Students and faculty remember German Lecturer Klaus Tappe

11/14/2019

Tappe, longtime UM-Dearborn educator and holder of multiple U-M graduate degrees, died Nov. 4 at age 64.

Students studying advanced German recently met to talk about their professor Klaus Tappe before class. Words overheard include authentic, chill, deliberate, current and passionate.

The five undergraduates — Owen Ekblad, Garrett Goshorn, Brian Silvi, Ellie White and David Wido — speak of Herr Tappe (that’s how they’d greet him in class) in the present. They know Tappe, a department of Language, Culture and Communications lecturer, died unexpectedly Nov. 4 at age 64. But the reality of the situation hasn’t fully registered yet.

They saw him just the week before. And the weekend prior to his passing, he emailed them on a Saturday to send links to German articles they may find interesting with a prompt to bring thoughts to class. “He wants to make sure we always have what we need,” White says.

But he didn’t just want to prepare them for class; it was about giving them world cultural contexts to use in life too. Tappe — who lived his first 25 years in Germany, earned his undergraduate degree at the University of Göttingen and still has family in the European country — provided an insider’s insight.

White, a senior, gives an example: She spent her past summer in Austria tutoring refugees and sex trafficking victims to learn German and English languages. Upon returning to the states, White asked Tappe questions about the refugee crisis. Tappe, realizing that his students may not have a comprehensive understanding of Germany’s refugee situation, dedicated a following class to the topic.

He spoke about the people who were trying to immigrate and shared information about the difficult circumstances they were fleeing from, like the Syrian War. Tappe talked about a growing right-wing movement in Germany to keep refugees out because of the concern on how the population could affect German resources, culture, safety and more. And he shared that some refugees assimilate to their new land and live peacefully with longtime German citizens, mentioning the mass-Turkish migration in the 1960s and how those families are now a hybrid of German and Turkish culture.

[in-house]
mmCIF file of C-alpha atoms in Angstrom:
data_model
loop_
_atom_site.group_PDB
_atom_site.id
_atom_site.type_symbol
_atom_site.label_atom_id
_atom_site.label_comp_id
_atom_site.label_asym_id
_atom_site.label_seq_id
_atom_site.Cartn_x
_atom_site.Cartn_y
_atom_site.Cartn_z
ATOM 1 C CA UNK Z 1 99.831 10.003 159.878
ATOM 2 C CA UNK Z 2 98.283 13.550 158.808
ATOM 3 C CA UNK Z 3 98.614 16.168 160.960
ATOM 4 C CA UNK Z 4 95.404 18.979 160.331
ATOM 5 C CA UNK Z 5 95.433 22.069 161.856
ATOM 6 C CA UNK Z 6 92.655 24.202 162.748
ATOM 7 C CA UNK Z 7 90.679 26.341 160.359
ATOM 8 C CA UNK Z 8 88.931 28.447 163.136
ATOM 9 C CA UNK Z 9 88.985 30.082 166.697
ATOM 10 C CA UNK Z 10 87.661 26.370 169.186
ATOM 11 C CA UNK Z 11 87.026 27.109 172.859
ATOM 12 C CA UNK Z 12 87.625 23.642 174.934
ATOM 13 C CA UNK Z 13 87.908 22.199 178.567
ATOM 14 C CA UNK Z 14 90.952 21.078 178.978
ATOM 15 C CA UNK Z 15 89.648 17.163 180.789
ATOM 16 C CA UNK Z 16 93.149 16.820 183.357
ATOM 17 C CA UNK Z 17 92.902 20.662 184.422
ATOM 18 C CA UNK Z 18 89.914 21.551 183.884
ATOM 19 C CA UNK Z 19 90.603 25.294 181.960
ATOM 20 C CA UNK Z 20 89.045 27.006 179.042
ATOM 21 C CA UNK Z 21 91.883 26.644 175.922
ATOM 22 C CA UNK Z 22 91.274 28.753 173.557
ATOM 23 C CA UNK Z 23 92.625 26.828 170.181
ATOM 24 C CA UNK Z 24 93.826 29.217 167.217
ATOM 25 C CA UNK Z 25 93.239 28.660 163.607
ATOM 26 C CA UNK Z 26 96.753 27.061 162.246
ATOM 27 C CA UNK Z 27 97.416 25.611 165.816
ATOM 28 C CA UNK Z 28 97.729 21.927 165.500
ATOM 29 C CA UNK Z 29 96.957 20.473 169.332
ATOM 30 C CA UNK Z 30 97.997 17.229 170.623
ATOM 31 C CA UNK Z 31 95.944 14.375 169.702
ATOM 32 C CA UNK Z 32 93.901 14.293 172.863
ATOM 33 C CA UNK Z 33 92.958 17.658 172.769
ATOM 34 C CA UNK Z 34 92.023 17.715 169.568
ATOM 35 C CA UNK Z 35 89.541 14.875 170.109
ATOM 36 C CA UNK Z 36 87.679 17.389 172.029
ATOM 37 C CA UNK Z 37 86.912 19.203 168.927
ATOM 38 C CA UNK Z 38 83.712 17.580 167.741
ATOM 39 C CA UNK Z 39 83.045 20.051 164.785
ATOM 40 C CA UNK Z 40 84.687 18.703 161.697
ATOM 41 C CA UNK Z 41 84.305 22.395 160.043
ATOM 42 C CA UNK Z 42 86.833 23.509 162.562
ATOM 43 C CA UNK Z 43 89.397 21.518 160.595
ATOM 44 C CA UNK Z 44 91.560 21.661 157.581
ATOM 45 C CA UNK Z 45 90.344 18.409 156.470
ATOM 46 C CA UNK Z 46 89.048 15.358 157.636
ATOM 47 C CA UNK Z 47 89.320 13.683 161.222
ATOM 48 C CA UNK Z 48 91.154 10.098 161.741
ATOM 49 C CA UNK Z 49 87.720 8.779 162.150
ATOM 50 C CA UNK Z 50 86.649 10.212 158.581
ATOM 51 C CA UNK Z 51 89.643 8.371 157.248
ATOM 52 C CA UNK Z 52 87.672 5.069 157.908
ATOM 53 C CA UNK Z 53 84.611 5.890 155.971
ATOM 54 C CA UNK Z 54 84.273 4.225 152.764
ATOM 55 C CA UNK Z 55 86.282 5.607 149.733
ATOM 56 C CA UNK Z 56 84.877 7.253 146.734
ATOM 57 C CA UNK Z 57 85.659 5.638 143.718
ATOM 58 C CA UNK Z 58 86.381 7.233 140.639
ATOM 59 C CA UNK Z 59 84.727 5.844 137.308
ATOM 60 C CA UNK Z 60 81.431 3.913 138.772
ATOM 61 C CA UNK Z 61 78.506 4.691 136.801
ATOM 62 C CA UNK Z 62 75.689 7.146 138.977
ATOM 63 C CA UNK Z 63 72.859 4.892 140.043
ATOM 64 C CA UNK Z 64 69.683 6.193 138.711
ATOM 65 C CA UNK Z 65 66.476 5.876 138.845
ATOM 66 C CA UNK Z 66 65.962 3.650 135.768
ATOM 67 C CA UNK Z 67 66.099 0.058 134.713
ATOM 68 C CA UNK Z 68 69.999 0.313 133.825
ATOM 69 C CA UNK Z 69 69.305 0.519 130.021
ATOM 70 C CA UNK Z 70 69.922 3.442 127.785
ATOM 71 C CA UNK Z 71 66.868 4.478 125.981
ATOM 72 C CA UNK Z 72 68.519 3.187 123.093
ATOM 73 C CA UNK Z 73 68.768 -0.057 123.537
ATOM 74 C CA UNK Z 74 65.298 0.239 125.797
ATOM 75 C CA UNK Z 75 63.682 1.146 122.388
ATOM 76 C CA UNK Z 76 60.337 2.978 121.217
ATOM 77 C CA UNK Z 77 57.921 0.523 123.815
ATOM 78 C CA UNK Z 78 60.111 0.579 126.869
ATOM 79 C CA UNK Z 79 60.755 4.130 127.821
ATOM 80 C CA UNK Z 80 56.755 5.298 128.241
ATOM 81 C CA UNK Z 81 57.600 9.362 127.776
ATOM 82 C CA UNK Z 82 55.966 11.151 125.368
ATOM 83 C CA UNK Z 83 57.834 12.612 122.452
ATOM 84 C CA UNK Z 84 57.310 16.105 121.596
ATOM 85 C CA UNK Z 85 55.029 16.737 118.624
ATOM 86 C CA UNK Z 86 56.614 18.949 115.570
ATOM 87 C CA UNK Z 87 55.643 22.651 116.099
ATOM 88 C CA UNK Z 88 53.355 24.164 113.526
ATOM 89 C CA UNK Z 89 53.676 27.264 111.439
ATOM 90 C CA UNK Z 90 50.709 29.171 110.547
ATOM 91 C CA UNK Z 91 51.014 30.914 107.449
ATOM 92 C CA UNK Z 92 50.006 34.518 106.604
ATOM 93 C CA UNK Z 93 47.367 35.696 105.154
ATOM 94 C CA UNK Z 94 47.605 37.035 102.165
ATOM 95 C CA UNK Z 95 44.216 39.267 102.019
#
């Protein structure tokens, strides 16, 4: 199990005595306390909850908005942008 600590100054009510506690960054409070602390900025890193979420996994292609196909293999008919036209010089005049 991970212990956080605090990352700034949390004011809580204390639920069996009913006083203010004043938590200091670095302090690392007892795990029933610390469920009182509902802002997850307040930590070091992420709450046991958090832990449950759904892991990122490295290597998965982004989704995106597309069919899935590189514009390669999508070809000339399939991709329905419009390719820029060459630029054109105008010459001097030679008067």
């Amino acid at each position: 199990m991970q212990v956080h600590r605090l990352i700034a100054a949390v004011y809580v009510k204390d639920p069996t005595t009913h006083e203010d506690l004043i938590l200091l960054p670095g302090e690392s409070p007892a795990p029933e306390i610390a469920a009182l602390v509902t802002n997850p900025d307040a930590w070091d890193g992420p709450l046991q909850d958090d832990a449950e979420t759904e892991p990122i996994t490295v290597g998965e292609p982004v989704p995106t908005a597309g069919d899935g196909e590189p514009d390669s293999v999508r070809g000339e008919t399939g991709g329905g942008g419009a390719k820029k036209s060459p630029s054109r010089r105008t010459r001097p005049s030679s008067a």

“He's very fair and balanced in how he presents information. He gives points of view from all different sides of the situation, but never his own,” Ekblad says. “He wants us to be informed on the political situation — he closely followed politics — but when he would talk about something, he’d always make sure to bring up the counter point. He wants us to have an understanding that we could bring with us to Germany someday.”

Colleague German Professor Jackie Vansant says she knew which of her students previously had Tappe as an educator — they had their finger on the pulse of what was happening in Germany today.

She says one of her students — Engineering major Julian Aytes, who’s had internships with places like Robert Bosch translating technical procedures from German to English — had a project where he needed to plan a trip to a German city for a group of engineers. Knowing about the popular German detective series Tatort from Tappe’s class, Aytes used sights shown in the location where it was filmed to create an itinerary.

Vansant also says Tappe — who spoke four languages — wanted his students to know the importance of learning another language. “Klaus tied the culture with the language, and made students aware of the professional opportunities knowing the language and culture would provide.”

Sitting in the classroom with Tappe’s students, they agreed. Everyone is going into a different field — majors include finance, physics and linguistics — and each says Tappe worked with them individually to show how familiarity with the German language and culture would help move them forward on their career paths.

Silvi, a senior who first met Tappe during his freshman year, says he’s glad he had the chance to learn from someone he considers one of the best professors on campus.

“He’s a library of experience. He’s authentic. And, when learning German, he’s the perfect guy to teach it.”

Ruhe in Frieden, Herr Tappe.

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